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Ho Chi Minh City Securities Trading Center

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Ho Chi Minh City Securities Trading Center

Ho Chi Minh City Stock Exchange (HOSE), located in

On 8 August 2007, HoSTC was renamed and upgraded to the Ho Chi Minh Stock Exchange (HOSE).


History

The Ho Chi Minh City Securities Trading Center (HoSTC) located in Ho Chi Minh City, was officially inaugurated on July 20, 2000, and trading commenced on July 28, 2000. Initially, two equity issues were listed, Refrigeration Electrical Engineering Joint Stock Corporation (REE) and Saigon Cable and Telecommunication Material Joint Stock Company (SACOM).

In the beginning, an overall foreign ownership limit of 20% for equities and 40% for bonds was implemented. In July 2003, in a bid to improve liquidity, the government raised the foreign ownership limit for equities to 30% and totally removed the foreign ownership limit of a particular issuer’s bonds. Foreign participants on the Stock Trading Center of Vietnam must register through a custodian licensed to hold securities on behalf of foreigners. Once registered, a securities transaction code is issued to the foreign investor that will permit securities trading.

As of 2006, there are thirteen licensed securities companies. Of these, nine have been licensed to conduct a full range of securities services including underwriting, brokerage, custody, research, portfolio management and trading. The minimum capital required to operate effectively as an investment bank was VND43b (c. US$2.7m).

At the end of 2006, combined market capitalization of both Ho Chi Minh City Securities Trading Center and Hanoi Securities Trading Center is 14 billion US dollars, or 22.7% GDP of Vietnam.

On 8 August 2007, HoSTC was renamed and upgraded to the Ho Chi Minh Stock Exchange. This is the largest stock exchange of Vietnam at the moment.

As of July 2010, there were 247 companies listed on the HOSE with a market capitalisation of VND537.4 trillion ($28.28 billion).[3] The exchange had 141 listings in January 2008, including 138 company stocks and three fund certificates, with a total market capitalization of 365.7 trillion dong ($23 billion). Vietnam limits foreign ownership of listed companies to 49%.[4]

As of January 2013, there were 308 listed companies on the HOSE.

Function

The Stock Trading Center of Vietnam is also the official mechanism through which new government bonds are issued, and it functions as the secondary market for a number of existing bond issues. All securities traded on the Stock Trading Center of Vietnam are denominated in Vietnamese dong (VND). Par value is standardized at VND10,000 for equities and VND100,000 for bonds. Trading is conducted daily with two matchings in a morning session, from 9 a.m. to 11 a.m.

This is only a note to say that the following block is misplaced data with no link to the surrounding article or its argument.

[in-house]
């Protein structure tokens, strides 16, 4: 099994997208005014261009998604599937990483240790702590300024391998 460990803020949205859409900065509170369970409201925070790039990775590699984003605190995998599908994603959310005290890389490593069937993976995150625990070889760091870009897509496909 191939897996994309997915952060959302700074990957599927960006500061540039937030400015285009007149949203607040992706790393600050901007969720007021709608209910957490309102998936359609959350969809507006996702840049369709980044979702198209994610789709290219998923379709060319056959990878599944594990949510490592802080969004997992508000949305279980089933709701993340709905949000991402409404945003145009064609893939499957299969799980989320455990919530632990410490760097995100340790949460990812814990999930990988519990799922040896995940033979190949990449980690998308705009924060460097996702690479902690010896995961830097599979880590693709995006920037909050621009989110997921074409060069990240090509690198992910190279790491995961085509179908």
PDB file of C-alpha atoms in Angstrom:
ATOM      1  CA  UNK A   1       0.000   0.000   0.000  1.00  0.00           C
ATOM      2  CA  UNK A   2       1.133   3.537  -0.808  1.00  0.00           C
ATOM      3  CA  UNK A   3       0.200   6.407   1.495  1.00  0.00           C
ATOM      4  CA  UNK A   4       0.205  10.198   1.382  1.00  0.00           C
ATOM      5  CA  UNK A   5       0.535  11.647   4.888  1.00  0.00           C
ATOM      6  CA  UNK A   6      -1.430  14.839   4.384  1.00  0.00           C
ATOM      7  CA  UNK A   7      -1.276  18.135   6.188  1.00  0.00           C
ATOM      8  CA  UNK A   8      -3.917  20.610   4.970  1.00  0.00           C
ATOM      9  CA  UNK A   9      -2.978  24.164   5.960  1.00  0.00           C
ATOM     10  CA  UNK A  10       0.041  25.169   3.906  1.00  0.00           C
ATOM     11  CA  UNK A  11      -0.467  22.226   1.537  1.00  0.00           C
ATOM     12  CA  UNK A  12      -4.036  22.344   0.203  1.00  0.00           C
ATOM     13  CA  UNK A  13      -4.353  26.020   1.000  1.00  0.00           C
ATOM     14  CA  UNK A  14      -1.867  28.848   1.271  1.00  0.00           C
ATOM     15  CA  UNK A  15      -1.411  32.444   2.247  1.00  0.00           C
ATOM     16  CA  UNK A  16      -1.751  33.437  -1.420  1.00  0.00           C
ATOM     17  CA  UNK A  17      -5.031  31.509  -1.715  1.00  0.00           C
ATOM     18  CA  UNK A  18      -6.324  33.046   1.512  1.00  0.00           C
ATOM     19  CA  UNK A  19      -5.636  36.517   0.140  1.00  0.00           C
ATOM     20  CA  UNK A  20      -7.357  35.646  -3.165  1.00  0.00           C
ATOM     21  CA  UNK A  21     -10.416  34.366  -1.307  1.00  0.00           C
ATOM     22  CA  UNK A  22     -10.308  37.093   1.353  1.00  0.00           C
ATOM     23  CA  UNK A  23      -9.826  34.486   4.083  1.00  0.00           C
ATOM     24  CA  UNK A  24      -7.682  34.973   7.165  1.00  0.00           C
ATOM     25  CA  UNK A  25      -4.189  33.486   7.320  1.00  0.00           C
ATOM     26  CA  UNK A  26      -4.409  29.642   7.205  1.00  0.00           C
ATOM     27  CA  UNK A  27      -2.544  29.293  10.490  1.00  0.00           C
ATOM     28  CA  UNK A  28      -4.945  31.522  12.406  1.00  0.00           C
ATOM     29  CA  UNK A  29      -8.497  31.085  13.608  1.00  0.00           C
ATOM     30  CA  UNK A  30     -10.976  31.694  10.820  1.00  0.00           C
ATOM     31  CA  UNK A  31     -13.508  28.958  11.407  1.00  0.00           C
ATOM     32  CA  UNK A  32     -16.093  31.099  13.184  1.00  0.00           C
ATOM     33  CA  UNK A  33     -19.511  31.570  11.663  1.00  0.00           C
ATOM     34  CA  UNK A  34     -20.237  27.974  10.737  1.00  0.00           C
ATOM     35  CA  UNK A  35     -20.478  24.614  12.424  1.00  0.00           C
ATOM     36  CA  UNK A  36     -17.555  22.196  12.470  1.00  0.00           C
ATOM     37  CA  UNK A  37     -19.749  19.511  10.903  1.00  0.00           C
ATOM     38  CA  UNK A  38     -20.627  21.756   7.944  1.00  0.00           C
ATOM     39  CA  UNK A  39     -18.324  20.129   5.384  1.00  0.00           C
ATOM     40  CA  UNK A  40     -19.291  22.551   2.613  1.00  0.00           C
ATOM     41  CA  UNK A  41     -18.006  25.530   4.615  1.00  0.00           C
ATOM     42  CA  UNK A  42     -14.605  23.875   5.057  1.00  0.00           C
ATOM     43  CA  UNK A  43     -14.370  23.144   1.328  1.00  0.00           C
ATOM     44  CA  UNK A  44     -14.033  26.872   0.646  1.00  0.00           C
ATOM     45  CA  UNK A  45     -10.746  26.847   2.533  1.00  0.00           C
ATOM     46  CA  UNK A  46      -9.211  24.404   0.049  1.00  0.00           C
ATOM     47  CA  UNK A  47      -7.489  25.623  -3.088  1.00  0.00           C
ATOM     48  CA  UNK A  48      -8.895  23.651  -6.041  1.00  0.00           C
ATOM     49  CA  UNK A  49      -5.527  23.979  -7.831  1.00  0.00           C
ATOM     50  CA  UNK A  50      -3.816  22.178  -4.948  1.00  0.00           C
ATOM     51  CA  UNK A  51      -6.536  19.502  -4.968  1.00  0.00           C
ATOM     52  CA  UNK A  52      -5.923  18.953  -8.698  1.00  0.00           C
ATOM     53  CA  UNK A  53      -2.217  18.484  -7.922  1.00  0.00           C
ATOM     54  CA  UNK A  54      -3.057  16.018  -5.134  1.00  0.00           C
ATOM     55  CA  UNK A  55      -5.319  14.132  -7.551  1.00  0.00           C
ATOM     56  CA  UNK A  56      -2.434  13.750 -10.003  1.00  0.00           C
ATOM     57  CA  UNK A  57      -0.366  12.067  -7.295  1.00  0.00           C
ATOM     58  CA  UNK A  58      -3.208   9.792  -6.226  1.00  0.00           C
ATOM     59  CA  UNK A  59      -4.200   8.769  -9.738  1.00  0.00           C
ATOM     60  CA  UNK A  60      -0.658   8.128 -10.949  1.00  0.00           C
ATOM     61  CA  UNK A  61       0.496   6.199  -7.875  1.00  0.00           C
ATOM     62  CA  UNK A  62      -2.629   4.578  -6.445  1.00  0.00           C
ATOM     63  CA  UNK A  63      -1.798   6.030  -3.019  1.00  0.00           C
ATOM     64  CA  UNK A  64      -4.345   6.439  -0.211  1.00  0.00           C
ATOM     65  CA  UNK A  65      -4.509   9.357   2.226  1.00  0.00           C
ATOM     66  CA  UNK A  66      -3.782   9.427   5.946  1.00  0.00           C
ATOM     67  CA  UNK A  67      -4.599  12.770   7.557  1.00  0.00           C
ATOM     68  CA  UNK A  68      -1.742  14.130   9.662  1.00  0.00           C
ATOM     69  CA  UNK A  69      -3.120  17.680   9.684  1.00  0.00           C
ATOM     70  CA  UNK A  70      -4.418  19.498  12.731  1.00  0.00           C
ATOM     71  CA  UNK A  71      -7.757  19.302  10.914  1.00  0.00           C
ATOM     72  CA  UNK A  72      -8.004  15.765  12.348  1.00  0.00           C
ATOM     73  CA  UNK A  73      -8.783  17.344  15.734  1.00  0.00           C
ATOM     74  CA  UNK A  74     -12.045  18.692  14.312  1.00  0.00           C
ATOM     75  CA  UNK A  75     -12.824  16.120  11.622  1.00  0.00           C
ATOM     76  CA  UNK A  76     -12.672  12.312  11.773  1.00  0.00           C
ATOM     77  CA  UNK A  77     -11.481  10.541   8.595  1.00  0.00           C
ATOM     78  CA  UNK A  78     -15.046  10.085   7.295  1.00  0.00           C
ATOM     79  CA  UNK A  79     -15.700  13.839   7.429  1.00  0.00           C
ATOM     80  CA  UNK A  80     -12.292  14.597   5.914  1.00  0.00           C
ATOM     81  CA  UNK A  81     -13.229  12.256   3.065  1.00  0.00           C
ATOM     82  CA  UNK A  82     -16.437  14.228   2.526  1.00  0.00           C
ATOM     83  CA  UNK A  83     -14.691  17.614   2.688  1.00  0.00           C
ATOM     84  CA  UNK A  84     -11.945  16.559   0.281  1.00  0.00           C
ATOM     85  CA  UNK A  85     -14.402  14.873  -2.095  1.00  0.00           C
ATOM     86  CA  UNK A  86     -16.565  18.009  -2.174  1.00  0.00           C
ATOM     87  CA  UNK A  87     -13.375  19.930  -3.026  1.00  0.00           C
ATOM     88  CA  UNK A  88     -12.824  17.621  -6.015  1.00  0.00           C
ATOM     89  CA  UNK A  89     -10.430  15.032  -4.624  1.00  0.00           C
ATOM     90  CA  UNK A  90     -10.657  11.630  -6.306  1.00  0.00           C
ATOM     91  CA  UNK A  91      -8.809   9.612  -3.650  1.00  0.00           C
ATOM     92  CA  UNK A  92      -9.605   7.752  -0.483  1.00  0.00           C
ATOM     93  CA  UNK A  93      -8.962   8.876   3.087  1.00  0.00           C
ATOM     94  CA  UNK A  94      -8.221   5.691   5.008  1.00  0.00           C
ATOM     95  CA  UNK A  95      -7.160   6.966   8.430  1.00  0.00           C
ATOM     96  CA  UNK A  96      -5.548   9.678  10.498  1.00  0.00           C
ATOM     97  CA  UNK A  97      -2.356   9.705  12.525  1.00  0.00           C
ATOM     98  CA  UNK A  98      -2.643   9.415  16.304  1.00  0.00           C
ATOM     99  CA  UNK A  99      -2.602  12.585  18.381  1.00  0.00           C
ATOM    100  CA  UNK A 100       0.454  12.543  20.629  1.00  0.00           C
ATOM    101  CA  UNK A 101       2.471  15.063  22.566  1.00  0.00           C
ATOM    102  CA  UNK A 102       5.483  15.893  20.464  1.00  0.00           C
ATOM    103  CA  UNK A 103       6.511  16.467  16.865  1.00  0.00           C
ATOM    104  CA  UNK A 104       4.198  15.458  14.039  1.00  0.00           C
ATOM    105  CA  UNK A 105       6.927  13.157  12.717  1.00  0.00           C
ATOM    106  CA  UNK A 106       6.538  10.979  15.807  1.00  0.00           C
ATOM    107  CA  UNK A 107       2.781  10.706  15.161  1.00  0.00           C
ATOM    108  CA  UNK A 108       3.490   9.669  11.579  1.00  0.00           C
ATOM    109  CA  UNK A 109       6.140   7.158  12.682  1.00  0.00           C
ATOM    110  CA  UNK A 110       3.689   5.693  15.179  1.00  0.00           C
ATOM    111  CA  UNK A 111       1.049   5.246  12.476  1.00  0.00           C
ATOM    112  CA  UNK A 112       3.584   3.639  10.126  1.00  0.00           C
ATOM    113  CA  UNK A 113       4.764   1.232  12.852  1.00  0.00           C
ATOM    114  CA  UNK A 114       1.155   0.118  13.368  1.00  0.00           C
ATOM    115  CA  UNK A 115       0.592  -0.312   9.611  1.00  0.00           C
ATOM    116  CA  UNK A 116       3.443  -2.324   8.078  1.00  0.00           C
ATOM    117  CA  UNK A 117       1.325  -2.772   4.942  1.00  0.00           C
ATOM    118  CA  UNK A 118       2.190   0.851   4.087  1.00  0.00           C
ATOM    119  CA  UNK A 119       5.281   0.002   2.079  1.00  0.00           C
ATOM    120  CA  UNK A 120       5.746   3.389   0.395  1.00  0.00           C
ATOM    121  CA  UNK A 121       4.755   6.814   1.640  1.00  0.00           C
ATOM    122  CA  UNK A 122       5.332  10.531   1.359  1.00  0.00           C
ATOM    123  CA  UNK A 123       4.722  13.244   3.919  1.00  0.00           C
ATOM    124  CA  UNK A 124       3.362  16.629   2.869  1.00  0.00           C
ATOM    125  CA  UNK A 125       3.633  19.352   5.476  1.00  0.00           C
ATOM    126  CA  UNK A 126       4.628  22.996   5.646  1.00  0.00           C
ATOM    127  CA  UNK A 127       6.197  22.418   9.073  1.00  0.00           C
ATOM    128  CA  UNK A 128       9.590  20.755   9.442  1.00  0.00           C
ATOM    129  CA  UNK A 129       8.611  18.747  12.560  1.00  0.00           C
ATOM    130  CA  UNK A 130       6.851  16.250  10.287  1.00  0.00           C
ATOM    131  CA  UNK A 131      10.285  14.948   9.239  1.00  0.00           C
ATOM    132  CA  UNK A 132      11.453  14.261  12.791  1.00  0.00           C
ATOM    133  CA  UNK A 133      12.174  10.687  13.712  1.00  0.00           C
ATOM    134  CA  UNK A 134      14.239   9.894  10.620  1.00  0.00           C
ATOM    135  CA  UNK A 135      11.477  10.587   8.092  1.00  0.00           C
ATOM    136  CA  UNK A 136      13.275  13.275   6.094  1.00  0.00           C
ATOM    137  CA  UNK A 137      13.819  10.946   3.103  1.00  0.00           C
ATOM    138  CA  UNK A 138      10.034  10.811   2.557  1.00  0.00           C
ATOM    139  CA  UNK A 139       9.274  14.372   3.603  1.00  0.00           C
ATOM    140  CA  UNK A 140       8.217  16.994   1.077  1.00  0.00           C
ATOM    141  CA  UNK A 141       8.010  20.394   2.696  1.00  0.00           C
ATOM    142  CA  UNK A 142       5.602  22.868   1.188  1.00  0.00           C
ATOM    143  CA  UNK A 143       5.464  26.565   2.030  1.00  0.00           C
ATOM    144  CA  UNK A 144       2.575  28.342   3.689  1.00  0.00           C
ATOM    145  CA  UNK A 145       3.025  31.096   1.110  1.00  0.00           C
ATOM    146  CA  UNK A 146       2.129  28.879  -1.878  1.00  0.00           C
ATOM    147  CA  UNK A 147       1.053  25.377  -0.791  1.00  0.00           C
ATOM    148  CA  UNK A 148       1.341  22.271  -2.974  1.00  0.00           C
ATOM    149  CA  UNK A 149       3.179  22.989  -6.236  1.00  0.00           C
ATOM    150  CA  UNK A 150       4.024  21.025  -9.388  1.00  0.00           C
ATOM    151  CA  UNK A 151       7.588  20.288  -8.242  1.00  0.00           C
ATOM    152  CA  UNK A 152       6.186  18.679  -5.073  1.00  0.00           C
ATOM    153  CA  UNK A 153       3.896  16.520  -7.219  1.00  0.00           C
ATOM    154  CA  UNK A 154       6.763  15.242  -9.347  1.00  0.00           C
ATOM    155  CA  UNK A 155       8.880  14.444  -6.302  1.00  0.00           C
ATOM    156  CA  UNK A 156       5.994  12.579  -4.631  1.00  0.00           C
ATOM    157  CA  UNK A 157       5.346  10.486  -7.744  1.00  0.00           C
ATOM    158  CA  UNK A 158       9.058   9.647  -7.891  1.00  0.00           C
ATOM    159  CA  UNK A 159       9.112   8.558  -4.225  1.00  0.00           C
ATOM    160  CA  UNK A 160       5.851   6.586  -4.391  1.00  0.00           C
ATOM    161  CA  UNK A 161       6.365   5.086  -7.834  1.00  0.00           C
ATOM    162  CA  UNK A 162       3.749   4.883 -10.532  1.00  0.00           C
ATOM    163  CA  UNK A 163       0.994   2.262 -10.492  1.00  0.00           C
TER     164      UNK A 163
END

The State Securities Commission (SSC), a body established formally in 1996, is responsible for capital markets development, licensing of participants, and the issue and enforcement of regulations. A wide range of regulations, with significant input from multilateral bodies such as the International Finance Corporation, have been promulgated, including those dealing with such issues as insider trading, take-over trigger points and margin lending. To be listed, a company must have been profitable for at least 2 years, have a minimum capitalization of VND5b (approximately US$318,000), and have at least 50 shareholders who are not employees of the company, holding at least 20% of stake. Foreign invested joint venture companies are technically qualified to list, but to do so, they must be reorganized into joint stock company status. Companies intending to list must also submit to audit by an approved, independent auditing company.

The mechanism of trading on the Stock Trading Center of Vietnam is via an automated order-matching system. The capacity of the system is 300,000 orders per day. Currently, trading limits of 7% (for bonds and equities) either side of the previous close apply (increased from a 5% band in January 2013). No price restrictions have been set for newly listed securities but price caps were applied in the case of the very first day of the market’s operations.

Settlement is centralized through the Stock Trading Center of Vietnam using the Bank for Investment and Development of Vietnam (BIDV), a state-owned commercial bank. Several other domestic banks and securities companies have been authorized to accept custody of securities, with Citi's, Deutsche Bank’s, HSBC’s and Standard Chartered's Ho Chi Minh City branches currently the only banks providing custody services for foreign investors. Custody is based on a central depository, central registry book entry system.

See also

References

External links

  • Official website
  • Stock Market Price website

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